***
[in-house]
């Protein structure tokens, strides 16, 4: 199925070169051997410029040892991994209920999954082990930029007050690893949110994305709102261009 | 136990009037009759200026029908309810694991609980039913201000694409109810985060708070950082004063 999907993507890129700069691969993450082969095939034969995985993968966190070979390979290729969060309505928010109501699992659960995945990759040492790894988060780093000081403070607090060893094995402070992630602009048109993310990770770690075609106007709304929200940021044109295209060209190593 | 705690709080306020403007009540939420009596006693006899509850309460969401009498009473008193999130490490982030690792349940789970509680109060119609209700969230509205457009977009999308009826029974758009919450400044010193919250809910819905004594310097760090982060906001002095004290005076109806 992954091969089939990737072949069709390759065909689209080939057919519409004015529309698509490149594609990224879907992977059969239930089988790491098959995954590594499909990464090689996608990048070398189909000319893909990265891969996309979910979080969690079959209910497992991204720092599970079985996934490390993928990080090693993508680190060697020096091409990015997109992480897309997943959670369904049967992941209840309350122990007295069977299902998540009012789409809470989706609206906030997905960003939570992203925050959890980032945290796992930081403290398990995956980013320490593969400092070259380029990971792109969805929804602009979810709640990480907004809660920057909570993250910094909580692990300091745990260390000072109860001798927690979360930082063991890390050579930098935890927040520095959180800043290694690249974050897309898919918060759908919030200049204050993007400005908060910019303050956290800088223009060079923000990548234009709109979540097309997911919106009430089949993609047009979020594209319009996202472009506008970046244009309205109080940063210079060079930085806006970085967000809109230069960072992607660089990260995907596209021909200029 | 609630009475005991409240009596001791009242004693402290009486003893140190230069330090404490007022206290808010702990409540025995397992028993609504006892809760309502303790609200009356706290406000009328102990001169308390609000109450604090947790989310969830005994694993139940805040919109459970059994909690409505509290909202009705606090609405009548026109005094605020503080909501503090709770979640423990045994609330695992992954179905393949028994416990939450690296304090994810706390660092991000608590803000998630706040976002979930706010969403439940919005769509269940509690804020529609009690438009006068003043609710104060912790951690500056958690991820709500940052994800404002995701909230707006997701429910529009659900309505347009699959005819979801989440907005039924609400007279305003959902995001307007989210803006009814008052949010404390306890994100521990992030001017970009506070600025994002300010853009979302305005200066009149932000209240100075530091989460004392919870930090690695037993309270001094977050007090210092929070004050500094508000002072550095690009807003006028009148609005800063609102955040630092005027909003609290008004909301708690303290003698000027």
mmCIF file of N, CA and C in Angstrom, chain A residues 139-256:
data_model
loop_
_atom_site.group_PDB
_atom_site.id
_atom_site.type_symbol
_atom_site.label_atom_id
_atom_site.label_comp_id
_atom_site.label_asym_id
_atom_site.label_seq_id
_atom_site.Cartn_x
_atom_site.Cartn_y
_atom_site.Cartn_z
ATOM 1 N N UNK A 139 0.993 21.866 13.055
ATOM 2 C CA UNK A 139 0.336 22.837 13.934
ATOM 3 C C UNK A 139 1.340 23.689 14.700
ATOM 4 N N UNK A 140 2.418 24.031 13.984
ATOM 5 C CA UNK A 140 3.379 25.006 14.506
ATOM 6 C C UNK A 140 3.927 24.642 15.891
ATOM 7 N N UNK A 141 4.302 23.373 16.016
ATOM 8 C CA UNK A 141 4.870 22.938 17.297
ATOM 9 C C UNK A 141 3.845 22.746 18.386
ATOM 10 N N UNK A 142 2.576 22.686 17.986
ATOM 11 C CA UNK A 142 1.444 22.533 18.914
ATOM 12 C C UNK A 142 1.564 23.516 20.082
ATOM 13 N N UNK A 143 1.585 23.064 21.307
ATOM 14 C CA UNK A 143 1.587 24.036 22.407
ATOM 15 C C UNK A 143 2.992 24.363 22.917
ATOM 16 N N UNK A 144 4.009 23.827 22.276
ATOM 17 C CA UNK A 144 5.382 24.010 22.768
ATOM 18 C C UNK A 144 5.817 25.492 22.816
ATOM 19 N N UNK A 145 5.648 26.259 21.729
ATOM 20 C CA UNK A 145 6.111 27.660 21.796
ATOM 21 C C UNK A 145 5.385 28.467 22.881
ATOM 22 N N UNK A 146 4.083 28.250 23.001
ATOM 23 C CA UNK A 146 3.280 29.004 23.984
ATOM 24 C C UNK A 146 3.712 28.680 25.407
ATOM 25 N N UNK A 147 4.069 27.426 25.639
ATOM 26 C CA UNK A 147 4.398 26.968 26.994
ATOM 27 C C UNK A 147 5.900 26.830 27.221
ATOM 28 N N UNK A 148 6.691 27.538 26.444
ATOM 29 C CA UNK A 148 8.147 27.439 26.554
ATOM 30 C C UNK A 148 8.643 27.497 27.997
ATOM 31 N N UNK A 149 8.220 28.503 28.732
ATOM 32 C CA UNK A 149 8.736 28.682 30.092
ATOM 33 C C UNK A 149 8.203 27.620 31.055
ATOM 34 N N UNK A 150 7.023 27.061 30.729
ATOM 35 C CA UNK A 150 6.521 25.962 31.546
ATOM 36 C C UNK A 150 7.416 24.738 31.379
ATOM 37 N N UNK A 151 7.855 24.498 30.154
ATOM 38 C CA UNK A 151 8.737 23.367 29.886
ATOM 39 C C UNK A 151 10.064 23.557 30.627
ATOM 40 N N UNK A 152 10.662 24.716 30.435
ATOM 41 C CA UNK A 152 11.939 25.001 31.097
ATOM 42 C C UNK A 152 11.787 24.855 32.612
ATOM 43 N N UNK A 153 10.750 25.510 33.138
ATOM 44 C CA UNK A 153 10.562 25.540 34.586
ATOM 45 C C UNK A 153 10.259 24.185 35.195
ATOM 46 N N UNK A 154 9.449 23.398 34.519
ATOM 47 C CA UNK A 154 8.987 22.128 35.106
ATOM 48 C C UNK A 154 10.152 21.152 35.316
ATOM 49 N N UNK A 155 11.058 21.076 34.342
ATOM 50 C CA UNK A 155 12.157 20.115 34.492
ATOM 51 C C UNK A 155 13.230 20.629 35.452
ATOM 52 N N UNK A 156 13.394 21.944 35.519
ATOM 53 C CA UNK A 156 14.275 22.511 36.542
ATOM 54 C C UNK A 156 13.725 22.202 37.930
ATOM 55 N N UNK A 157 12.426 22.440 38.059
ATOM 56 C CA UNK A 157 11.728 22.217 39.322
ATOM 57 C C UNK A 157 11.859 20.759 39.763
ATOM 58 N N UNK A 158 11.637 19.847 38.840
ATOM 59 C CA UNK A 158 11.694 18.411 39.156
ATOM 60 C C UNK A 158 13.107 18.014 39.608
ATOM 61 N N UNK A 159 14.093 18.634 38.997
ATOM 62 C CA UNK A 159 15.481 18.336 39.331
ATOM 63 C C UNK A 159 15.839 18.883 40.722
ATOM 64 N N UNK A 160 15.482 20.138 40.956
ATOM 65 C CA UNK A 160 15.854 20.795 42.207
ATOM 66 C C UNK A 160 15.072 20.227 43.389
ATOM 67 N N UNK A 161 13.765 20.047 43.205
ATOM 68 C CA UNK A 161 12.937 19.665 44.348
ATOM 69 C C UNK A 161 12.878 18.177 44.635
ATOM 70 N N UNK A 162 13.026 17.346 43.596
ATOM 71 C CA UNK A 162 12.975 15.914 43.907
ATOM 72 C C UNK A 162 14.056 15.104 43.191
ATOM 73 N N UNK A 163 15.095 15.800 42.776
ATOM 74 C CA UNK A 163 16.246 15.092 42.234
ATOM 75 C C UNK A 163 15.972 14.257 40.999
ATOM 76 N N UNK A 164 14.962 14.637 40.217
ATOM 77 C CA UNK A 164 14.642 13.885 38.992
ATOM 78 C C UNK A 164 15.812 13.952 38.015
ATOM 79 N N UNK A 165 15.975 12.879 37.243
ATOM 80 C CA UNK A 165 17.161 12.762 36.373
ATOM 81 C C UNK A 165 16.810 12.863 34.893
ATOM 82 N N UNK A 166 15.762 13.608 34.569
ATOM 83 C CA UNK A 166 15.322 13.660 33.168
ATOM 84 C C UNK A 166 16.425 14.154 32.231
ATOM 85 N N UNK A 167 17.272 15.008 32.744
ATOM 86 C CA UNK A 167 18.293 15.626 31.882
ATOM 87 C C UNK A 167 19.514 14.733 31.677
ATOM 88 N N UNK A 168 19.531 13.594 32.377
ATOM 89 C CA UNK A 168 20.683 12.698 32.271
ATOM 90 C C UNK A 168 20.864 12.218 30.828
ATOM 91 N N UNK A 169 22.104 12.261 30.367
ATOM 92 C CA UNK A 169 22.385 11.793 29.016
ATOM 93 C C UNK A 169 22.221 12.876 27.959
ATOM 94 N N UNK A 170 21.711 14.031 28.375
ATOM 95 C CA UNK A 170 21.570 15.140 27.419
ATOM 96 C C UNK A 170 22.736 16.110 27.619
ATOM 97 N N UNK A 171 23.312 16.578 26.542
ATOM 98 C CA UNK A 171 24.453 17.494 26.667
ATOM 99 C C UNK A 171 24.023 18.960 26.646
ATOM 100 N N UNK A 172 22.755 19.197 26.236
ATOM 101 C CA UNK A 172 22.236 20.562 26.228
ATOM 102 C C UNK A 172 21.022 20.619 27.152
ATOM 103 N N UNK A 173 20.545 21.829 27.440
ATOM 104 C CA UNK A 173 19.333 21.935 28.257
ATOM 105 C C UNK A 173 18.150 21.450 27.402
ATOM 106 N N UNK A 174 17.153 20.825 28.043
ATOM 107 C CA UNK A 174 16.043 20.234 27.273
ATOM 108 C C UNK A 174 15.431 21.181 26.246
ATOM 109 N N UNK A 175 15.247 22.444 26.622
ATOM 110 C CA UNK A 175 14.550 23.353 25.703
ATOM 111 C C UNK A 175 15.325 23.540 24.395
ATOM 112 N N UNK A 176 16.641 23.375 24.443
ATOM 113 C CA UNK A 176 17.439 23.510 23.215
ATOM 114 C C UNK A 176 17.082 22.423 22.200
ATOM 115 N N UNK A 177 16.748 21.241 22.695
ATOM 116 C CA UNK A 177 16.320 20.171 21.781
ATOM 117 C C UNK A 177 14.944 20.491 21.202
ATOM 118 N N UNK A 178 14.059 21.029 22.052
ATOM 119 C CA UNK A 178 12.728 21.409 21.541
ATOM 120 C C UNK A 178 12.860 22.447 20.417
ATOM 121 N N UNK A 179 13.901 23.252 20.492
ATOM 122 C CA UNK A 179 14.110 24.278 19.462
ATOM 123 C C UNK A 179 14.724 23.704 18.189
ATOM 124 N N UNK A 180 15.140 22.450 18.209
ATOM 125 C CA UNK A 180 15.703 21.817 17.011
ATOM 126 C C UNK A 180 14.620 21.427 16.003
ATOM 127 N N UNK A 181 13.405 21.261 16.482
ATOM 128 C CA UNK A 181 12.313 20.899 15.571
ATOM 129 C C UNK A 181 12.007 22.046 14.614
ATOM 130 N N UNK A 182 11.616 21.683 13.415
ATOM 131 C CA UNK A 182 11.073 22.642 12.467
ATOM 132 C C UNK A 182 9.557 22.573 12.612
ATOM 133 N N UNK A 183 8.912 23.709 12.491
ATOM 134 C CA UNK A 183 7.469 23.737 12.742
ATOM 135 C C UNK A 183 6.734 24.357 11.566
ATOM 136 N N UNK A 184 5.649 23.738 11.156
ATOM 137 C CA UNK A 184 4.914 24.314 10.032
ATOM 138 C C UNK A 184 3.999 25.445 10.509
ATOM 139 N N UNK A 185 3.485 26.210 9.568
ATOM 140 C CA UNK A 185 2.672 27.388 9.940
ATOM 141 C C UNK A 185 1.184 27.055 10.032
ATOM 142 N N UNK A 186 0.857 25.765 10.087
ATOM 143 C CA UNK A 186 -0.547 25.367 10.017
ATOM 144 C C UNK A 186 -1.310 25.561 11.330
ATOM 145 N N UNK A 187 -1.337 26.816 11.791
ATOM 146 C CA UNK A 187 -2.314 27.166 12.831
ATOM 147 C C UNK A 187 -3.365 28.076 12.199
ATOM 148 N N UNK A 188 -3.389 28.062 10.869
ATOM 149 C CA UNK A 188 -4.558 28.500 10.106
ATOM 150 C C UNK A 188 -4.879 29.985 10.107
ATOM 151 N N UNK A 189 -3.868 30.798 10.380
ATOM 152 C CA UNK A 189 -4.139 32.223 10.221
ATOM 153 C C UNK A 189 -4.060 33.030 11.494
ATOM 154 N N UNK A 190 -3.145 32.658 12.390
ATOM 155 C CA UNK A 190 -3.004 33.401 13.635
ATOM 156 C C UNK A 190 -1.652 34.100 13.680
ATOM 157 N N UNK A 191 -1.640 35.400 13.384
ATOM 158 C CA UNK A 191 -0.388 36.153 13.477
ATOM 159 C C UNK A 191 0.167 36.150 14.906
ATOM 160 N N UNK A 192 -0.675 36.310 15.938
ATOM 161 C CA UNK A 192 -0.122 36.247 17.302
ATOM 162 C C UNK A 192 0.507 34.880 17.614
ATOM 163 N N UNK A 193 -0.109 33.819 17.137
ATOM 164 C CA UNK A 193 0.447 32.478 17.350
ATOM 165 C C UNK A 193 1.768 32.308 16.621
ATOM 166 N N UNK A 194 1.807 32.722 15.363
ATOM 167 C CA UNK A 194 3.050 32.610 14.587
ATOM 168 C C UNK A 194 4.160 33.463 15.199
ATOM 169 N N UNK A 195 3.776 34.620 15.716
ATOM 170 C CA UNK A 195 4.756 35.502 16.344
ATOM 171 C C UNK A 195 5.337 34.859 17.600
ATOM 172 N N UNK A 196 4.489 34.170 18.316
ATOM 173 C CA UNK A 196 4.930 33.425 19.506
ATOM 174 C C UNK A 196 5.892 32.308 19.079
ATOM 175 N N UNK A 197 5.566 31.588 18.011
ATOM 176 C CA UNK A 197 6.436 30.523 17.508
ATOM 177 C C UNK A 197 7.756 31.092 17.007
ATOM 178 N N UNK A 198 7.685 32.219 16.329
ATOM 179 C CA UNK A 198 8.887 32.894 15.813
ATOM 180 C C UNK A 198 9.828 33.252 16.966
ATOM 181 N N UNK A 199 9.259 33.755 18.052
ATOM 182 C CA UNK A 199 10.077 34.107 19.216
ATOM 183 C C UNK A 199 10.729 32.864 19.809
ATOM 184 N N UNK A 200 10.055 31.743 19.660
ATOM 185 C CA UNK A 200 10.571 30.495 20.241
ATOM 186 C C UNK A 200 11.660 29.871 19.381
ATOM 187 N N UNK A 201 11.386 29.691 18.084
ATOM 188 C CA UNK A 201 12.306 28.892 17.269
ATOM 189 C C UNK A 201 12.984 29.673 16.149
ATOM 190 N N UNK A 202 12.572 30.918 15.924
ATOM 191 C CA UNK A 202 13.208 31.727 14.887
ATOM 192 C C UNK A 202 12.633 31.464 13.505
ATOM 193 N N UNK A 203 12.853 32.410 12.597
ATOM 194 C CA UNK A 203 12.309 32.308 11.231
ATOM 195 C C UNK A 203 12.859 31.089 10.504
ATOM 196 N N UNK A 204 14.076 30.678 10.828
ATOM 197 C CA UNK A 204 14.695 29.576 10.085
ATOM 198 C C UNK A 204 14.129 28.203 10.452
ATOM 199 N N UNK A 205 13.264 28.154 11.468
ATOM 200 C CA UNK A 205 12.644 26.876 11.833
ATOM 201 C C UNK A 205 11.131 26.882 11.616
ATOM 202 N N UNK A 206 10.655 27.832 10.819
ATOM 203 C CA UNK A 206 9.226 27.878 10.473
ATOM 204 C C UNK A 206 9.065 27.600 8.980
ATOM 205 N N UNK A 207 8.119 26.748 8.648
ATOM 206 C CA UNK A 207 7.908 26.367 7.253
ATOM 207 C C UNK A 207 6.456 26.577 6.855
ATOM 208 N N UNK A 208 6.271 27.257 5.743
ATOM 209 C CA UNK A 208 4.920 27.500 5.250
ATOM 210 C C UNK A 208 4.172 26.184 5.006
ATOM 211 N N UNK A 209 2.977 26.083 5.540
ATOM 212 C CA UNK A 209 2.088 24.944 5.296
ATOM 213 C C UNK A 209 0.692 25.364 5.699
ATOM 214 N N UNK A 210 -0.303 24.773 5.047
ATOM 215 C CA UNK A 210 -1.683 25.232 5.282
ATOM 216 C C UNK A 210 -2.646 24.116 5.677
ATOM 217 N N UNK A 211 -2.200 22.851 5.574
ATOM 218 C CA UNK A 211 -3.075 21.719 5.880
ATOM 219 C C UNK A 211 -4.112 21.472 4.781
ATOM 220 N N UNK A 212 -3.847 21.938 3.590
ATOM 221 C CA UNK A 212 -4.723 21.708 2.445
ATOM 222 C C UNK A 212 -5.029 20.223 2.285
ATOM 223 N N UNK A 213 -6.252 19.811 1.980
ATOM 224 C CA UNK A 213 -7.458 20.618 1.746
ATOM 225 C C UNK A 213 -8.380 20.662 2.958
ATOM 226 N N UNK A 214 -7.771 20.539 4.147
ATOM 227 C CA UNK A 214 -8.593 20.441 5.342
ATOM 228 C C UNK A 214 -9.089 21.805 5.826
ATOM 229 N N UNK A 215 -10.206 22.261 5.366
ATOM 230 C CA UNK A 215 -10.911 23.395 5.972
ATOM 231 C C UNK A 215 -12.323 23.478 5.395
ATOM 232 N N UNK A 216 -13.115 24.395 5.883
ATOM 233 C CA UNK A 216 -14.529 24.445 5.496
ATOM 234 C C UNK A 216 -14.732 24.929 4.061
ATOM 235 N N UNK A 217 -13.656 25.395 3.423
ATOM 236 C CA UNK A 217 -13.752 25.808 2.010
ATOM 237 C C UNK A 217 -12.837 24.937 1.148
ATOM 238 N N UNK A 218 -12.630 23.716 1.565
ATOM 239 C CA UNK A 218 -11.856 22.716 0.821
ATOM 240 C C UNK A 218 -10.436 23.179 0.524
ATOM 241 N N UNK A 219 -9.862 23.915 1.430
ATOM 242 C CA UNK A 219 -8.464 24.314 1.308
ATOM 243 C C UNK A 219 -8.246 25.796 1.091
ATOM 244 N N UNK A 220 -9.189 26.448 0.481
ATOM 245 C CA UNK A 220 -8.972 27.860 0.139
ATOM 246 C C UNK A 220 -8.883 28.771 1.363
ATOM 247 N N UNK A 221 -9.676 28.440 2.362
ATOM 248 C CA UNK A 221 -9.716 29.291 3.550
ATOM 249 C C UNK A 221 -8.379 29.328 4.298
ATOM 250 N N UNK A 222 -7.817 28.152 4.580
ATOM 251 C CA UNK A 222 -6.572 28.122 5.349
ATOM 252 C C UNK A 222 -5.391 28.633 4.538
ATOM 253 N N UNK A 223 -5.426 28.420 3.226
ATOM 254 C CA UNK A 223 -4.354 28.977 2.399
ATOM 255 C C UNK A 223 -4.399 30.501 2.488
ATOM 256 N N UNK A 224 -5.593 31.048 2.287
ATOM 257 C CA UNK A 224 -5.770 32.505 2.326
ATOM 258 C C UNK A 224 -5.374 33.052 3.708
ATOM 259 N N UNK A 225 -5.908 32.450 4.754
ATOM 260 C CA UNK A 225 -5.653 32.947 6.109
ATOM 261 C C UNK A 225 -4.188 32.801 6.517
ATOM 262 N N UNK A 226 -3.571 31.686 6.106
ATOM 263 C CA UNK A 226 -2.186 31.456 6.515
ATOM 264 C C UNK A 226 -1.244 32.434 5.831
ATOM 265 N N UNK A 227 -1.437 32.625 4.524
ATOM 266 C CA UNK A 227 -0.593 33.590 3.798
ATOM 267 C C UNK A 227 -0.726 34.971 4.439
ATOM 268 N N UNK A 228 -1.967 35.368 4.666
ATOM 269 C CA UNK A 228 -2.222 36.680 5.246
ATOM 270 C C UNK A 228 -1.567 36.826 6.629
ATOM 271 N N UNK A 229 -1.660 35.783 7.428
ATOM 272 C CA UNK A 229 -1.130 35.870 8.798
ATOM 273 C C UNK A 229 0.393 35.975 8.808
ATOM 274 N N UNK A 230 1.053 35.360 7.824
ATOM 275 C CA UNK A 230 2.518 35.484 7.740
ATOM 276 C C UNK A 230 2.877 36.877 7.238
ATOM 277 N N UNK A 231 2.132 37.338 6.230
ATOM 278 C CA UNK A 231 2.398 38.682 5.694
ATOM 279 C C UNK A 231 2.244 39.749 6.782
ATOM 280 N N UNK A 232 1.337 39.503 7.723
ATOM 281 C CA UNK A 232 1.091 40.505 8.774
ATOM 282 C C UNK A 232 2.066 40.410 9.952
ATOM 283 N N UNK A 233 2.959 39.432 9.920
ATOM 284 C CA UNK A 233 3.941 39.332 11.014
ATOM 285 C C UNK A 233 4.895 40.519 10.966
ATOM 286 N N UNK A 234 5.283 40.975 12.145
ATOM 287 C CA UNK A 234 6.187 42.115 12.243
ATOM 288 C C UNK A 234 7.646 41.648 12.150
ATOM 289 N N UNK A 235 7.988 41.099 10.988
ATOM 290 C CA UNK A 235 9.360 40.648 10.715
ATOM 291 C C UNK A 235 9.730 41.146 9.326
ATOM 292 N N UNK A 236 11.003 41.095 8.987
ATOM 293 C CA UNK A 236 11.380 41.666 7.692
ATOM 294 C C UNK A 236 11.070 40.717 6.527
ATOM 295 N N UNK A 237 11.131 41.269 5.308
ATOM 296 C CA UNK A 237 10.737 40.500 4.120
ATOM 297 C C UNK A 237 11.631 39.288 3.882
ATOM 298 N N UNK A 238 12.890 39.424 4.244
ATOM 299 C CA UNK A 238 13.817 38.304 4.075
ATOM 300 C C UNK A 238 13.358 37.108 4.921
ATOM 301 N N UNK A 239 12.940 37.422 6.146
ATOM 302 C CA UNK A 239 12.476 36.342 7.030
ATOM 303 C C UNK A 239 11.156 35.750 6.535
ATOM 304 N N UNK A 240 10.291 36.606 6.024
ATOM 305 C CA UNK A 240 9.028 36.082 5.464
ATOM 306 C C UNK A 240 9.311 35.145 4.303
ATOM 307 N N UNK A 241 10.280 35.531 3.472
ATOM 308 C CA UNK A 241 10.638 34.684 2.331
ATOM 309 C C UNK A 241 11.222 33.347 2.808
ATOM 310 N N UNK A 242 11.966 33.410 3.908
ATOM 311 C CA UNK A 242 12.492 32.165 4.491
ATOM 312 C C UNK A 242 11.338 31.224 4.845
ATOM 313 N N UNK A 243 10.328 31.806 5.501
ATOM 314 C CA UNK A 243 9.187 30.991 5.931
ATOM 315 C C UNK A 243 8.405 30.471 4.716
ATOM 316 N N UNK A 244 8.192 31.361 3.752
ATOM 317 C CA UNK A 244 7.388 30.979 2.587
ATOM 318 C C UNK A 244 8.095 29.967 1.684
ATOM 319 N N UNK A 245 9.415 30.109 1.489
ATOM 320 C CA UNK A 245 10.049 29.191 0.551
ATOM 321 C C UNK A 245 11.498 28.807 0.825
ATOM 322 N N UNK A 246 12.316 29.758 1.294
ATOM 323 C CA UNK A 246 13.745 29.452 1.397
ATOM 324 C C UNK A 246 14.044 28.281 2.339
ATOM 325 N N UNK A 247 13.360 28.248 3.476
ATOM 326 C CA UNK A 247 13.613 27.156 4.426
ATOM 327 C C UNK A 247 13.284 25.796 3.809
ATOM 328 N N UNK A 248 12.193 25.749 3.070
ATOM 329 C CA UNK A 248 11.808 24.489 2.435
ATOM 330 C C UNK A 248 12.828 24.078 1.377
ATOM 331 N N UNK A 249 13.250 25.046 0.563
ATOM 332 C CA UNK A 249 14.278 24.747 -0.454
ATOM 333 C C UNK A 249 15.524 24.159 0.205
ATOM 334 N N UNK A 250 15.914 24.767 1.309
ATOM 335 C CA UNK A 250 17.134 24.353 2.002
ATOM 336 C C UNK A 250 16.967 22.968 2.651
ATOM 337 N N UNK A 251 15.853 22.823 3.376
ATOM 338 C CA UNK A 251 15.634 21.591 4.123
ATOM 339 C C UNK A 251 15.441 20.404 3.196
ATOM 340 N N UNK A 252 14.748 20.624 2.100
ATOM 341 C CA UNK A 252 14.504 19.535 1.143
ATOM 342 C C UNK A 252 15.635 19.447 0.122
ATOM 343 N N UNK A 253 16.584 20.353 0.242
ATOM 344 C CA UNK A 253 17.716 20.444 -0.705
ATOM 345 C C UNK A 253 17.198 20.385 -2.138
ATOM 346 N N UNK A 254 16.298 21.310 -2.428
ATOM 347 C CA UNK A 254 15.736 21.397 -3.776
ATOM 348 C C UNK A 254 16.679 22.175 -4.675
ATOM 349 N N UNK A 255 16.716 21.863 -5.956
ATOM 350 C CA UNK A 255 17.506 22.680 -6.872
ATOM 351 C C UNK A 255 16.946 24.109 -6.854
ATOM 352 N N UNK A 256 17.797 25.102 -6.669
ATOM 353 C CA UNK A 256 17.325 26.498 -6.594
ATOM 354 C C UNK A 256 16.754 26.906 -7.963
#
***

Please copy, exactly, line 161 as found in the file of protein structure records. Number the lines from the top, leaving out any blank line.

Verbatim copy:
ATOM 146 C CA UNK A 187 -2.314 27.166 12.831